Concerts and albums of 2008

Concerts of the year

Here’s a list of the ten concerts I enjoyed most this year. It’s been an exceptional twelve months for live music around these parts, and it was very hard indeed to whittle it down to ten shows. There’s not much of an order to these ten, with the exception of No. 1, which was far and away the best night of music I heard all year.

1. Okkervil River (Porgy & Bess)
2. Neil Young (Austria Center)
3. Peter Brötzmann/Ken Vandermark/Marino Pliakas/Michael Wertmüller (Porgy & Bess)
4. American Music Club (WUK)
5. Marissa Nadler (Vorstadt)
6. Whitehouse (Rhiz)
7. Leonard Cohen (Konzerthaus)
8. Anthony Braxton (Krakow)
9. Heather Nova (Gasometer)
10. A Silver Mt Zion (Arena)

Albums of the year

I haven’t listened to much recorded music at all this year. Take five:

1. Kathleen Edwards – Asking For Flowers (Zoë)
2. Okkervil River – The Stand-Ins (Jagjaguwar)
3. Mary Hampton – My Mother’s Children (Navigator)
4. Original Silence – The Second Original Silence (Smalltown Superjazzz)
5. Anthony Braxton – The Complete Arista Recordings (Mosaic)

Ether column, October 2008

The autumn gig-going season gets into full swing this month. Silver Mt Zion (or, to give them their full name, Thee Silver Mt. Zion Memorial Orchestra & Tra-La-La Band) kick things off with an anguished howl, playing for the first time in Vienna since their appearance at the 2006 Donaufestival. From Montreal, Canada, SMZ began in 1999 as a side-project to the legendary post-rock collective Godspeed You! Black Emperor, allowing some members of that group to explore song-based music with a more stripped-down feel than the sprawling instrumental epics in which GYBE specialised. With GYBE in semi-permanent hibernation, however, SMZ has become a group in its own right, while their music has taken on something of the epic quality of the parent band. SMZ’s songs are long, intense and emotionally devastating; the seven members often sing in unison, their lyrics telling of personal hurt and political injustice, Meanwhile the extended line-up of guitars, strings and drums creates powerful dynamics of tension, release and crescendo.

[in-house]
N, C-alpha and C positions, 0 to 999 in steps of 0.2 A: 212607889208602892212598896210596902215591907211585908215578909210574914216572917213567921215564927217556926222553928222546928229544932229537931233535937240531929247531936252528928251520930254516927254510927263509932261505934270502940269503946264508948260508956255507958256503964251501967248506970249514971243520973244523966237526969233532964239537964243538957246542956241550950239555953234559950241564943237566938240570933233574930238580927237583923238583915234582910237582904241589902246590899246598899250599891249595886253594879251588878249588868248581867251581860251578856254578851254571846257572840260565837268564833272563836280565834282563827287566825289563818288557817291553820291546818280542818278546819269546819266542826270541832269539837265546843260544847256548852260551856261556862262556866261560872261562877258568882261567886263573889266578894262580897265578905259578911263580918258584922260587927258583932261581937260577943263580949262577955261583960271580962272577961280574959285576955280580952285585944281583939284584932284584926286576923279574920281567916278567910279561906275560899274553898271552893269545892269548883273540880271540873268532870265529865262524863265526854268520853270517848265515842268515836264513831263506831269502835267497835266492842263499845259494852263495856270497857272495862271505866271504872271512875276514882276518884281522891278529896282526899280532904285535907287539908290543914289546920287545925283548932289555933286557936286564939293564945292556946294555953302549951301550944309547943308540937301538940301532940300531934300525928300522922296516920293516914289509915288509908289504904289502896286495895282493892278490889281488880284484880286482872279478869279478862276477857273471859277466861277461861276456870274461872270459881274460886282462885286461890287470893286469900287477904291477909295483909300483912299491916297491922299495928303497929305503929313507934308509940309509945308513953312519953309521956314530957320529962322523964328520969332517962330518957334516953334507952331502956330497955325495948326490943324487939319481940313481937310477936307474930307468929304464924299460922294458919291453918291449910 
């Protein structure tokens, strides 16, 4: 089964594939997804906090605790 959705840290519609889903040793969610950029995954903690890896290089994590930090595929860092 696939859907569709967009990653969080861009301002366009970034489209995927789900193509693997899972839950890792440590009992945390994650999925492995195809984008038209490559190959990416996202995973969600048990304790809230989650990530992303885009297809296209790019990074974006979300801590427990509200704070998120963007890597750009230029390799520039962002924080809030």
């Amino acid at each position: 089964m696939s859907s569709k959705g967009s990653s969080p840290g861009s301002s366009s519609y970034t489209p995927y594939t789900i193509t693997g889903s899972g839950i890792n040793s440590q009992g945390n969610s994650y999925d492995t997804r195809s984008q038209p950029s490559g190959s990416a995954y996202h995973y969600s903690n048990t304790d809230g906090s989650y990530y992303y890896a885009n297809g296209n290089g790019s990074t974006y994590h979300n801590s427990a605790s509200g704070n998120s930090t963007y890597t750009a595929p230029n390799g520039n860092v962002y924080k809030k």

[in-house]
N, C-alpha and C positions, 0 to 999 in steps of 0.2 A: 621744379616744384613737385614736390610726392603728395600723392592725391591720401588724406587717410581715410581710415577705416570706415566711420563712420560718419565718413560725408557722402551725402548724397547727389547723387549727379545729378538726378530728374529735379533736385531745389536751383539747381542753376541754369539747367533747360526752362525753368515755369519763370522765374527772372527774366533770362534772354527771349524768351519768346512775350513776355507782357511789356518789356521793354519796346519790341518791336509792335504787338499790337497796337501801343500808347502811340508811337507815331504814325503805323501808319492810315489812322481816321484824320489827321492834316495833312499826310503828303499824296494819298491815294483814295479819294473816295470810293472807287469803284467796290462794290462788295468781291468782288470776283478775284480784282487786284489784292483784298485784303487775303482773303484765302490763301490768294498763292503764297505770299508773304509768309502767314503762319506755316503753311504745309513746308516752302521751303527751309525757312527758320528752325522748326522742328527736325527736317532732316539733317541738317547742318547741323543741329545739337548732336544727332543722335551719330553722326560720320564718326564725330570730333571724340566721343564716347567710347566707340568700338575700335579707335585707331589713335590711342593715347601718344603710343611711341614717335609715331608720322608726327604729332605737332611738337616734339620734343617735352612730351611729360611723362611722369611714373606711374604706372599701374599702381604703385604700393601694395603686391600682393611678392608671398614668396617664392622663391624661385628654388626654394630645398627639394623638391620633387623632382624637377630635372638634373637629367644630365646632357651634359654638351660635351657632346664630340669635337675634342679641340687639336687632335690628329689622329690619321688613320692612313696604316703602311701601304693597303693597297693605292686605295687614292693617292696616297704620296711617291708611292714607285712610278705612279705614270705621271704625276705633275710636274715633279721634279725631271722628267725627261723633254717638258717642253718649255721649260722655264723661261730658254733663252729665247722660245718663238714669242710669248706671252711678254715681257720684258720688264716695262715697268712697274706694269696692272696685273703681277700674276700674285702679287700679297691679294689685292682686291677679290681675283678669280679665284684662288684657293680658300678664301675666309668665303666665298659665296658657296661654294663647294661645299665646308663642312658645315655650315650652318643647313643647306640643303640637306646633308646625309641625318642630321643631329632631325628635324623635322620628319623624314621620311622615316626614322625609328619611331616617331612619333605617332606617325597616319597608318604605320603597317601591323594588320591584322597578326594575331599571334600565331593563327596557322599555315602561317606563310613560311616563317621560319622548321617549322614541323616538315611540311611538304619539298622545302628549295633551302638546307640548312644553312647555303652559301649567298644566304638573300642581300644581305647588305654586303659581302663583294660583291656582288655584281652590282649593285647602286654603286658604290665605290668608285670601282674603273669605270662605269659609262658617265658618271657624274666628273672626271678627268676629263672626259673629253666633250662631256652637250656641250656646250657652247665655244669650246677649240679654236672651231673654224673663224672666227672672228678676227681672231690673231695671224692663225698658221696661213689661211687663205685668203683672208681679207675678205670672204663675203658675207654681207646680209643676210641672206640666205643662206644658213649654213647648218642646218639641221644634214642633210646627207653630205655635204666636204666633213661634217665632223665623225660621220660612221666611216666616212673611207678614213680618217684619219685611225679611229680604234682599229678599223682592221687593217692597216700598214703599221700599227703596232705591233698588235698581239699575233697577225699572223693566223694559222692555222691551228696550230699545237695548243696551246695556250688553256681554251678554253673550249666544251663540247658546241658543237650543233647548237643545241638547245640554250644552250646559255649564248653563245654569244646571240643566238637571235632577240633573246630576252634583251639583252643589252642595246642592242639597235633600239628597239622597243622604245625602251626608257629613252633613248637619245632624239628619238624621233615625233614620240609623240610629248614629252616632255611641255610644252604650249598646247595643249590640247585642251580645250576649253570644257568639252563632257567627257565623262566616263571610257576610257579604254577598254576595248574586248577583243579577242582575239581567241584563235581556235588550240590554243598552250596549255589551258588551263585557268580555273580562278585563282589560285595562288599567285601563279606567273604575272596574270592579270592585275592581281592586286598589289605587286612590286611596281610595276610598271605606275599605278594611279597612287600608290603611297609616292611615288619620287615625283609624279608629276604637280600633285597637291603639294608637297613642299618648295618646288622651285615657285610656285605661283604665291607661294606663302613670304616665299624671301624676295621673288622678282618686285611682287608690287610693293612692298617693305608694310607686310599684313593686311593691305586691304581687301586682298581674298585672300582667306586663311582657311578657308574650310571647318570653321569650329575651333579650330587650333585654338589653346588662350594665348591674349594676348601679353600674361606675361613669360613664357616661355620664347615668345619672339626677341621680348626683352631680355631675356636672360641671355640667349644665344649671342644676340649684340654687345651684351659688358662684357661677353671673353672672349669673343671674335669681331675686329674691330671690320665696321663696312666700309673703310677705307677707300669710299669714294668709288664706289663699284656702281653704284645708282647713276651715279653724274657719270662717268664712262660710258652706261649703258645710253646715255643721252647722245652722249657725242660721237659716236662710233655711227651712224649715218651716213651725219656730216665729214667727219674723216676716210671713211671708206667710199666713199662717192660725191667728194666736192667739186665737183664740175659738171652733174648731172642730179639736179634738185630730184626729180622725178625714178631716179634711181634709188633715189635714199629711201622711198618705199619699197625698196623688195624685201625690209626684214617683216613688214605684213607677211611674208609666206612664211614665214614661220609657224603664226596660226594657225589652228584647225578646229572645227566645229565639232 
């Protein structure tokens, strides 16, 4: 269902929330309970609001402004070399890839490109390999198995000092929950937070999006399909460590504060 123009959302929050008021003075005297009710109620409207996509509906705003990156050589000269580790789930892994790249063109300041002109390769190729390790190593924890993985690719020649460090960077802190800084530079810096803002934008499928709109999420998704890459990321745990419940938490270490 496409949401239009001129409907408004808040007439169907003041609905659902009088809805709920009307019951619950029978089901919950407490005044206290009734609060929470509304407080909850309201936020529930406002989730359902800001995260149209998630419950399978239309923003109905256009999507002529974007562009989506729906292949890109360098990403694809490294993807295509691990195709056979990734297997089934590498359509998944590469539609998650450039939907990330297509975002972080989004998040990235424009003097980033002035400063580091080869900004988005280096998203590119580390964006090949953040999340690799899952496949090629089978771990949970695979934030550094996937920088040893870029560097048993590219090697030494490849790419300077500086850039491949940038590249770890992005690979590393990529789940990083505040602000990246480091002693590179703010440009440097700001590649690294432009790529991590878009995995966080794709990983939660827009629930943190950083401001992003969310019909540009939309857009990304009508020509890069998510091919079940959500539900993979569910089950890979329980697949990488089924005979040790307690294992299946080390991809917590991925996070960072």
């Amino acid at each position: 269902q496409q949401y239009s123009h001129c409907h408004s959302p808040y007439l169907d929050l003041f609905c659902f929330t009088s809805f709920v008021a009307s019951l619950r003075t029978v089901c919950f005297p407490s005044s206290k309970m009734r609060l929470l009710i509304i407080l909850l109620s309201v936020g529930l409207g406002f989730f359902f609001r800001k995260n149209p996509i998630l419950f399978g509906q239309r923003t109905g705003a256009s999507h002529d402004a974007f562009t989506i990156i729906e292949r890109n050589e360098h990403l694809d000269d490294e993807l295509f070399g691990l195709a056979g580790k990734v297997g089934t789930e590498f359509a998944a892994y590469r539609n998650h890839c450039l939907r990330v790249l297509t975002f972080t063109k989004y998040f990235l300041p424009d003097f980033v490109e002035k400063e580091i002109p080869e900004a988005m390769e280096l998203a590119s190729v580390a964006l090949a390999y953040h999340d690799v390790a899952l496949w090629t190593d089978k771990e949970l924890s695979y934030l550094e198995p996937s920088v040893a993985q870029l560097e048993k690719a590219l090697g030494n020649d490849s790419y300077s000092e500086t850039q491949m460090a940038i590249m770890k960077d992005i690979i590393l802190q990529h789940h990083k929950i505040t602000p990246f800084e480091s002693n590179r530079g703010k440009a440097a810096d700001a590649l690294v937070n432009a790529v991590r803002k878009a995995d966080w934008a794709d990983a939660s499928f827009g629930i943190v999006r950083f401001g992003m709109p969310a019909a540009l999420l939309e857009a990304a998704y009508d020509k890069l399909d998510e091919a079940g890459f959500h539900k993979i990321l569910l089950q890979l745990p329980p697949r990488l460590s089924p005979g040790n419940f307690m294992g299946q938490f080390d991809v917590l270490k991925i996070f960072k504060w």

Those in search of a more “entertaining” evening out could do worse than to check out Bermudan singer-songwriter Heather Nova. A gifted and beautiful performer, Nova has always been way more popular in Europe than in North America; their loss is our gain. Over six albums and supported by relentless touring, she has perfected a blend of rockish swagger and bruised sensitivity. Her tremulous warble of a voice is equally at home with soaring ballads and crunchy chord progressions. Unlike many of her contemporaries Nova is no waif-like minstrel, but a songwriter who takes the familiar idioms of rock, pop and folk and infuses them with a beguiling sense of mystery and abandonment.

Come with me now to Brooklyn, New York, where The Hold Steady are blasting out their infectious brand of classic American rock for a new generation of audiences. Singer and lyricist Craig Finn has made no secret of his liking for the wordy storytelling of Hüsker Dü and Bruce Springsteen, while fans of the Pixies should also find much to admire in the dense weave of guitar textures that the five-piece band lays over Finn’s rousing and confident voice.